- In Movie/book/TV reviews give some opinion to it. Reviews are meant to be your view, but do not give away everything. Leave the reader wanting to watch/read it for him or herself.
- A&E is a place where you can get really creative in your writing. Take advantage of it!
- For games on campus: Take down as many details as possible and write with enthusiasm and your own creative sense. Remember DO NOT favor any team or show opinion. Give the facts.
- The more details the better; act as if the reader is finding this information out for the first time.
- For covering professional game updates: Write the story as if you’ve actually been to the game. Bring the feel of the game to the reader.
You can use Creative Commons-licensed materials as long as you follow the license conditions. One condition of all CC licenses is attribution.
For examples on the best way to attribute visit:
Some good sites to find typically usable pieces (you MUST check the license conditions before using any piece) …
- Creative Commons– http://search.creativecommons.org/
- Flickr.com– https://www.flickr.com/creativecommons/
- Open Clip Art- https://openclipart.org/
- Pixabay (check if free)– https://pixabay.com/
- Google Images (search tools, usage rights)– google.com
- Wikimedia Commons- https://commons.wikimedia.org/wiki/Main_Page
- Unsplash for photos- https://unsplash.com/
- PhotoShare, International Public Health and Development Images- http://www.photoshare.org/
- Fotor- http://foter.com/
- US Government Free Photos and Images- http://www.usa.gov/Topics/Graphics.shtml
- Gimp Savvy- http://gimp-savvy.com/PHOTO-ARCHIVE/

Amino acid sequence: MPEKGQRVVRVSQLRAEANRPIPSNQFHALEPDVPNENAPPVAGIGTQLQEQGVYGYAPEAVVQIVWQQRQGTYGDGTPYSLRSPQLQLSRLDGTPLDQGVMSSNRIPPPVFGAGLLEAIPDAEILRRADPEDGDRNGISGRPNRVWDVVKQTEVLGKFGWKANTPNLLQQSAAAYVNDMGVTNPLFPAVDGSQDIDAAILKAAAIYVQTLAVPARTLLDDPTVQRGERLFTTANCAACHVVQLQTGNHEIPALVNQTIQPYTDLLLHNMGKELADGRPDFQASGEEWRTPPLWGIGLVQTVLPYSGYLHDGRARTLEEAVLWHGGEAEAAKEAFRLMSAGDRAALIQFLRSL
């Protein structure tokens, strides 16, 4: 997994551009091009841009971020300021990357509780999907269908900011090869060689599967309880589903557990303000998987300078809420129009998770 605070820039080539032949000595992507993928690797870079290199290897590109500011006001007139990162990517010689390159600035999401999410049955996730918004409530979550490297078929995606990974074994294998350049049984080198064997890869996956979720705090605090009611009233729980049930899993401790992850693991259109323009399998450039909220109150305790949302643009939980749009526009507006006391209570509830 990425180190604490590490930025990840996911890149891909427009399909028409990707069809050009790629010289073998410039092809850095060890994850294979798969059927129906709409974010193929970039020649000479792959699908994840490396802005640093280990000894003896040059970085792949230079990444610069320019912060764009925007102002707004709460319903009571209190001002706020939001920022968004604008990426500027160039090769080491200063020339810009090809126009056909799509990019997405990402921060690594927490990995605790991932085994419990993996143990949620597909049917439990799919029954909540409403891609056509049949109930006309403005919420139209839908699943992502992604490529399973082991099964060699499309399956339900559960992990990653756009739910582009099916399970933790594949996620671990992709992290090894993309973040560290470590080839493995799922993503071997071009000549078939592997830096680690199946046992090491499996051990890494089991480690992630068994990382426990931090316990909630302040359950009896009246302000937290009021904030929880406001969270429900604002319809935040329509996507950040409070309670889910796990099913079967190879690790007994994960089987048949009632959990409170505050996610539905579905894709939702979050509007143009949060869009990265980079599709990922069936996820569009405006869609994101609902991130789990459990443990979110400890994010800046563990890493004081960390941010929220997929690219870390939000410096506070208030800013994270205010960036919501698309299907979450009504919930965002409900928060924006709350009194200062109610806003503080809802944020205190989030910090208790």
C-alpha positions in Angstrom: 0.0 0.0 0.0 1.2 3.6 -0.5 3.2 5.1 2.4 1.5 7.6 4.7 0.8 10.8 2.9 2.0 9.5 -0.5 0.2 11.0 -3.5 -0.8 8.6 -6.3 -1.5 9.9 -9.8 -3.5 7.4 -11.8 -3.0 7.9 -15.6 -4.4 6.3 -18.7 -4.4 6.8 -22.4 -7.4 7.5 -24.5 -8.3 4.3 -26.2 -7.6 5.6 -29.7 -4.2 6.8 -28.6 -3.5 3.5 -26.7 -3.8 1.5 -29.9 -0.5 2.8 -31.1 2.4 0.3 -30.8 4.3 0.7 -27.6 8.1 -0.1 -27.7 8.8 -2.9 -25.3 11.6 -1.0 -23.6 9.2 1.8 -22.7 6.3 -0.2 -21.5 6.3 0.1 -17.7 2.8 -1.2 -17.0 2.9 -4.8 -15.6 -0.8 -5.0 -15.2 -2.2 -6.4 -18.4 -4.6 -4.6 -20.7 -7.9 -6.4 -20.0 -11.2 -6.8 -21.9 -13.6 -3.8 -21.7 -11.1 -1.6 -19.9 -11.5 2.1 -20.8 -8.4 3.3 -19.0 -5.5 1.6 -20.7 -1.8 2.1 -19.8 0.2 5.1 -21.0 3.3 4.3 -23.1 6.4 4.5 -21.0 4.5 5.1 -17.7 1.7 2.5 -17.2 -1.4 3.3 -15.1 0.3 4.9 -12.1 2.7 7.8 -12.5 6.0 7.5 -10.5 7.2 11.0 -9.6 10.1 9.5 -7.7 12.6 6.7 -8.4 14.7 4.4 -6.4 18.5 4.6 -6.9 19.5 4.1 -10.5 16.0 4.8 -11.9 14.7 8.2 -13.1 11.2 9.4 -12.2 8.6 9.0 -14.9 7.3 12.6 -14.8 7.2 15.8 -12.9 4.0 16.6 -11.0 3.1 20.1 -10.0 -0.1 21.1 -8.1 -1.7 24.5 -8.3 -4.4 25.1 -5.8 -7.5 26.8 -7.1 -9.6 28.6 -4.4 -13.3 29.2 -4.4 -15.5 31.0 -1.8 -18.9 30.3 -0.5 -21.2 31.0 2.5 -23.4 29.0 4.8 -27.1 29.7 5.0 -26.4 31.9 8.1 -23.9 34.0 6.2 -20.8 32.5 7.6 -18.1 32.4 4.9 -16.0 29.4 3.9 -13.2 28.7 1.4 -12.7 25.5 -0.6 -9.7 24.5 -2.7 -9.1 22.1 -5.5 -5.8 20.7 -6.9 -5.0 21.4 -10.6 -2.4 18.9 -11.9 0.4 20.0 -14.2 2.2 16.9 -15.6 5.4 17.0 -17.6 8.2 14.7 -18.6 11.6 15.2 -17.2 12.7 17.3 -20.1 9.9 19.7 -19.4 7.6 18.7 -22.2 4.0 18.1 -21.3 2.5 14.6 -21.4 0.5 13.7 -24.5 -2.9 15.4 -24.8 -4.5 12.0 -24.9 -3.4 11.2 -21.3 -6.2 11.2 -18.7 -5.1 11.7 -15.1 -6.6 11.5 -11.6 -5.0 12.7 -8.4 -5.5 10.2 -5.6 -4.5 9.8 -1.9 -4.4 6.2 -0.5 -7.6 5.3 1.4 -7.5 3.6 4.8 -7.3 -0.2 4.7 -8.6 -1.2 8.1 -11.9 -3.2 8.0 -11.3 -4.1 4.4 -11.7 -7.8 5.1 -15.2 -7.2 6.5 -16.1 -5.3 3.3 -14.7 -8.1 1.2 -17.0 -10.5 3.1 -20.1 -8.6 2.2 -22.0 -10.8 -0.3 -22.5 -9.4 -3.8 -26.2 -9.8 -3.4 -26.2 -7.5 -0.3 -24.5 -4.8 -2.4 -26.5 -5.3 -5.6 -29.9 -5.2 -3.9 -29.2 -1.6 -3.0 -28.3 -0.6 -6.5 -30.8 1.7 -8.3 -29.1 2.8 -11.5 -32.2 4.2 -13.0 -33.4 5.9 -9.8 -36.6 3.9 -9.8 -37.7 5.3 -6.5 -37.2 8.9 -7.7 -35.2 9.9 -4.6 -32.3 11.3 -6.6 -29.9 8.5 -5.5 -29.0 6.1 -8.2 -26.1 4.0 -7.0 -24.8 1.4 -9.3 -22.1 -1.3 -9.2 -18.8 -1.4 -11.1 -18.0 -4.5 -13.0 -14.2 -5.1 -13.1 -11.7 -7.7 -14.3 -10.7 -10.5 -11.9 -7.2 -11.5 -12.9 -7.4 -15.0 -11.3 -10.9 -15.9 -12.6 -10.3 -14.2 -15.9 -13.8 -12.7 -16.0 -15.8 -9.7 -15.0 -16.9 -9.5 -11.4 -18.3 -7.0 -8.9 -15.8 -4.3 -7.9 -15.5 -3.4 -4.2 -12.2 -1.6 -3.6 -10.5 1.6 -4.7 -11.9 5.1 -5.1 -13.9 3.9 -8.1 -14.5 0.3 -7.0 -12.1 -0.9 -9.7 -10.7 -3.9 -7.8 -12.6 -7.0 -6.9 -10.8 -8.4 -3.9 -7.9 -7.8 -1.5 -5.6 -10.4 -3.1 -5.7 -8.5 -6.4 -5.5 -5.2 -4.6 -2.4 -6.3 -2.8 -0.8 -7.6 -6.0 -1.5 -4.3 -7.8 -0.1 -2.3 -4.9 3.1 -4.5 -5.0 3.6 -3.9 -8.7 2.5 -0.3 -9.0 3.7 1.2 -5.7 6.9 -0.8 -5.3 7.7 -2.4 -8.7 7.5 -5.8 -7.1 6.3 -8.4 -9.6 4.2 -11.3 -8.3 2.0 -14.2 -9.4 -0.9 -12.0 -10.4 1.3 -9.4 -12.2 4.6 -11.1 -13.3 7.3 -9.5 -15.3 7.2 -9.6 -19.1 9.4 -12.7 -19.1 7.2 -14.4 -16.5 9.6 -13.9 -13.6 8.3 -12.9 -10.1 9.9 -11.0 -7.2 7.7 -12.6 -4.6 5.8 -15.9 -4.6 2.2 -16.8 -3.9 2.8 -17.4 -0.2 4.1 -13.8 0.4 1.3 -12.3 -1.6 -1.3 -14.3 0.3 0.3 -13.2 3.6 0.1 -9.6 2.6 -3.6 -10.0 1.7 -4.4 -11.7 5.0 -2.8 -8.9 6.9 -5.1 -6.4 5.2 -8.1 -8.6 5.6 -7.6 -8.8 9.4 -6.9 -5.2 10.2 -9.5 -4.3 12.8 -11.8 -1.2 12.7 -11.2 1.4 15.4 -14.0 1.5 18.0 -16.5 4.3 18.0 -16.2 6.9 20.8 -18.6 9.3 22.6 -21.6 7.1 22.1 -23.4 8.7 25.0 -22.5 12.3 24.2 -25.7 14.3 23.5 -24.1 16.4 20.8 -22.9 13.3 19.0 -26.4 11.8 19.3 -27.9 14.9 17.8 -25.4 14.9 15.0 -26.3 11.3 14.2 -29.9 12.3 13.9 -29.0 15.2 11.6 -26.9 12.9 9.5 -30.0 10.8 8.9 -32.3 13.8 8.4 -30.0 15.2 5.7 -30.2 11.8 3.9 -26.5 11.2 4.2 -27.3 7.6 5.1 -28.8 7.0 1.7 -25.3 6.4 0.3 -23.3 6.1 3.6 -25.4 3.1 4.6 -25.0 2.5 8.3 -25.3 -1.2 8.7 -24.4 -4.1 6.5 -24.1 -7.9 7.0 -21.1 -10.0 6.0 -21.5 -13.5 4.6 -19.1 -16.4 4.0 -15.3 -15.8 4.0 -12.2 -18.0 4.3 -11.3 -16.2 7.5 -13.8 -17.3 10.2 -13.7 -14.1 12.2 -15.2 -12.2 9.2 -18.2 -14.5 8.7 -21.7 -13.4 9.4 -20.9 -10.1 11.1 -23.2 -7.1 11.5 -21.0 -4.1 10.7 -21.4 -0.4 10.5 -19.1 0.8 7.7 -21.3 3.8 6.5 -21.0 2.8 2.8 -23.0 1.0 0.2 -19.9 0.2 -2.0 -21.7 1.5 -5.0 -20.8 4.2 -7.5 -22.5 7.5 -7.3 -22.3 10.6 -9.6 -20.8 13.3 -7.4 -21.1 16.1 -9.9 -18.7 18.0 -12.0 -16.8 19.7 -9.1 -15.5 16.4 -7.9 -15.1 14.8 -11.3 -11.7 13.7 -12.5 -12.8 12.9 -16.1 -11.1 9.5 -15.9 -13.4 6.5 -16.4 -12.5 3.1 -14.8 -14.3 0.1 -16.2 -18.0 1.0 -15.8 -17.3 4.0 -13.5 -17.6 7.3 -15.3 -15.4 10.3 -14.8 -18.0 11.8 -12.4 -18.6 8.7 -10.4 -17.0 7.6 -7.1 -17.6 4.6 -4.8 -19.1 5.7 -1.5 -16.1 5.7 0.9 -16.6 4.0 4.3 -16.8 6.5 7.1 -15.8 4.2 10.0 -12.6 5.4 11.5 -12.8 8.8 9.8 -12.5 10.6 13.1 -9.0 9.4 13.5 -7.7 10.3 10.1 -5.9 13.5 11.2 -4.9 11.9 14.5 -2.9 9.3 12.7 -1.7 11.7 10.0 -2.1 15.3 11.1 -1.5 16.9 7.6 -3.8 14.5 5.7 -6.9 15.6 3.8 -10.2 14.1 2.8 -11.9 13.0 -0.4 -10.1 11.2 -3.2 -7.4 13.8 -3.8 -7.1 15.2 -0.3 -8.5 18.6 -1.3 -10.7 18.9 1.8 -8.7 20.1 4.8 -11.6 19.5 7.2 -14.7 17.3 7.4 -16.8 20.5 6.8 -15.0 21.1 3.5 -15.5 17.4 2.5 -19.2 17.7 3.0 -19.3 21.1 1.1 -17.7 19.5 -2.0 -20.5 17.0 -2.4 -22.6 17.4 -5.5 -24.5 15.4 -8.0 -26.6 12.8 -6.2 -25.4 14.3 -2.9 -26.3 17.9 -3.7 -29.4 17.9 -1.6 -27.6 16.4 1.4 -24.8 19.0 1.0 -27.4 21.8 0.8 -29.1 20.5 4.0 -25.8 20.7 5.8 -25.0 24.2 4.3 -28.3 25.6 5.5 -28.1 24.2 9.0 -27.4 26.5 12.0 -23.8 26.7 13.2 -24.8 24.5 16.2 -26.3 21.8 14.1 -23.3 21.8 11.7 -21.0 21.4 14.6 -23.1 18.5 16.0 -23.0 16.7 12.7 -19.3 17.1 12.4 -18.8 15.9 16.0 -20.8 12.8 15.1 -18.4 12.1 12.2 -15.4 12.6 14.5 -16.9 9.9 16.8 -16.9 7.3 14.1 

- Bad Neighborhood – http://www.bad-neighborhood.com/free-image-meta-search.htm
- Microsoft Word Clip Art- http://office.microsoft.com/en-us/images/
- MorgueFile- http://www.morguefile.com/
- Library of Congress Free Images– http://www.loc.gov/rr/print/list/listguid.html#related
- National Archives Documents & Images- http://www.archives.gov/research/topics/
- Open Photos- http://openphoto.net/
- Free Stock Video Footage – https://www.videvo.net/
- Moving Image Archive- http://www.archive.org/details/movies
- Wikimedia Commons- https://commons.wikimedia.org/wiki/Main_Page
- Pixabay (check if free)- https://pixabay.com/
For Music/Sound Effects:
- Audio Library – No Copyright Music – https://www.youtube.com/channel/UCht8qITGkBvXKsR1Byln-wA
- Jamendo- https://www.jamendo.com/legal/licenses?language=en
- Internet Archive– http://www.archive.org/
- Public Domain 4U–http://publicdomain4u.com/free-music-listings
- CC Mixter– http://ccmixter.org/
- FreeSound– http://www.freesound.org/
- Incompetech- http://incompetech.com/m/c/royalty-free/
- Wikimedia Commons- https://commons.wikimedia.org/wiki/Main_Page
There are plenty of options so do not ever use copyrighted material. If you are unsure, ask an editor/adviser or find something else to use!
Excellent sources and advice: Copyright-free images: Tips on how to find free photos and graphics.
LOQUITUR MEDIA HANDBOOK – Fall 2020
LOQUITUR MEDIA PACKAGE PROCEDURES:
· Professional & courteous behavior at all times when working on Loquitur Media.
—>You represent all of us when you’re out recording.
· Use writing style from this handout for scripts.
· Prepare interview questions ahead of time. Makes interview and story SO much better. ‘Failing to prepare is preparing to fail’
· Use a tripod.
· Use earphones when recording to monitor sound quality.
· Do a test recording and play it back before you start an interview to double-check quality.
· Shoot cutaways, b-roll, reaction shots for all packages. Record interviewee spelling their name.
· Follow editing & uploading instructions on “Editing Instructions For Loquitur Media Packages” later in this manual.· For full credit, packages must be on time, error-free, and have no significant production defects.